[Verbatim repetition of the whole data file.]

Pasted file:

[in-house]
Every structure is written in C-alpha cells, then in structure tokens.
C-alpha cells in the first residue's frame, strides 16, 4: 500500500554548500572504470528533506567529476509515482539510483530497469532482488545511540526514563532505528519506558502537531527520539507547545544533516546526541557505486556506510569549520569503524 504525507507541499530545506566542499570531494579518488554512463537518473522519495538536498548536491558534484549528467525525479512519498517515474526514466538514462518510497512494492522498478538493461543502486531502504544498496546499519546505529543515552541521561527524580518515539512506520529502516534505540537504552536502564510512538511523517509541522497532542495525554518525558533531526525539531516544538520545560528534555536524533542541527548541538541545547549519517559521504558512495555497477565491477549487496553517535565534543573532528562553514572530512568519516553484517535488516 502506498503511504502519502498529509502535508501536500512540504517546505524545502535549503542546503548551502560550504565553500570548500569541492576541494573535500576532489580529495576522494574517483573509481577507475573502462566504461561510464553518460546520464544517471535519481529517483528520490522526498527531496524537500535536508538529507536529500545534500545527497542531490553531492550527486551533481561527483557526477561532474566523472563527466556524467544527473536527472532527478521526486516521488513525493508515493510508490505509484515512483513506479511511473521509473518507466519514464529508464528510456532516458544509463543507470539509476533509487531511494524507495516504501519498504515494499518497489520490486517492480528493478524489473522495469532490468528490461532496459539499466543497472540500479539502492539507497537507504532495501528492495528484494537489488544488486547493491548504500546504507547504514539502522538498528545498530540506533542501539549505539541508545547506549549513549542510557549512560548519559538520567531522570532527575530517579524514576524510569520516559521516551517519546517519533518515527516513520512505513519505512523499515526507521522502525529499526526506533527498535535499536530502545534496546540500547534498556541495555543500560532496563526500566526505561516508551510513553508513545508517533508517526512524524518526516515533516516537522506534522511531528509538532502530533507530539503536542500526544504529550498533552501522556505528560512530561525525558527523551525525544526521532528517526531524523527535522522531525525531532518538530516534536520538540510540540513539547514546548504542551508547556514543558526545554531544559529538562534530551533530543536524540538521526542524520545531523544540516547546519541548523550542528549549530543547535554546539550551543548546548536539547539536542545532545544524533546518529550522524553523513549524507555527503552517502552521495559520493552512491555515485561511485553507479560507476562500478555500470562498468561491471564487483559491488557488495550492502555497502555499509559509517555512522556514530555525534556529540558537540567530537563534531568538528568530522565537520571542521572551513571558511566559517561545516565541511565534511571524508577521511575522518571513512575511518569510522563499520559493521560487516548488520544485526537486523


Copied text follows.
[in-house]
Every structure is written in C-alpha cells, then in structure tokens.
C-alpha cells in the first residue's frame, strides 16, 4: 500500500554548500572504470528533506567529476509515482539510483530497469532482488545511540526514563532505528519506558502537531527520539507547545544533516546526541557505486556506510569549520569503524 504525507507541499530545506566542499570531494579518488554512463537518473522519495538536498548536491558534484549528467525525479512519498517515474526514466538514462518510497512494492522498478538493461543502486531502504544498496546499519546505529543515552541521561527524580518515539512506520529502516534505540537504552536502564510512538511523517509541522497532542495525554518525558533531526525539531516544538520545560528534555536524533542541527548541538541545547549519517559521504558512495555497477565491477549487496553517535565534543573532528562553514572530512568519516553484517535488516 502506498503511504502519502498529509502535508501536500512540504517546505524545502535549503542546503548551502560550504565553500570548500569541492576541494573535500576532489580529495576522494574517483573509481577507475573502462566504461561510464553518460546520464544517471535519481529517483528520490522526498527531496524537500535536508538529507536529500545534500545527497542531490553531492550527486551533481561527483557526477561532474566523472563527466556524467544527473536527472532527478521526486516521488513525493508515493510508490505509484515512483513506479511511473521509473518507466519514464529508464528510456532516458544509463543507470539509476533509487531511494524507495516504501519498504515494499518497489520490486517492480528493478524489473522495469532490468528490461532496459539499466543497472540500479539502492539507497537507504532495501528492495528484494537489488544488486547493491548504500546504507547504514539502522538498528545498530540506533542501539549505539541508545547506549549513549542510557549512560548519559538520567531522570532527575530517579524514576524510569520516559521516551517519546517519533518515527516513520512505513519505512523499515526507521522502525529499526526506533527498535535499536530502545534496546540500547534498556541495555543500560532496563526500566526505561516508551510513553508513545508517533508517526512524524518526516515533516516537522506534522511531528509538532502530533507530539503536542500526544504529550498533552501522556505528560512530561525525558527523551525525544526521532528517526531524523527535522522531525525531532518538530516534536520538540510540540513539547514546548504542551508547556514543558526545554531544559529538562534530551533530543536524540538521526542524520545531523544540516547546519541548523550542528549549530543547535554546539550551543548546548536539547539536542545532545544524533546518529550522524553523513549524507555527503552517502552521495559520493552512491555515485561511485553507479560507476562500478555500470562498468561491471564487483559491488557488495550492502555497502555499509559509517555512522556514530555525534556529540558537540567530537563534531568538528568530522565537520571542521572551513571558511566559517561545516565541511565534511571524508577521511575522518571513512575511518569510522563499520559493521560487516548488520544485526537486523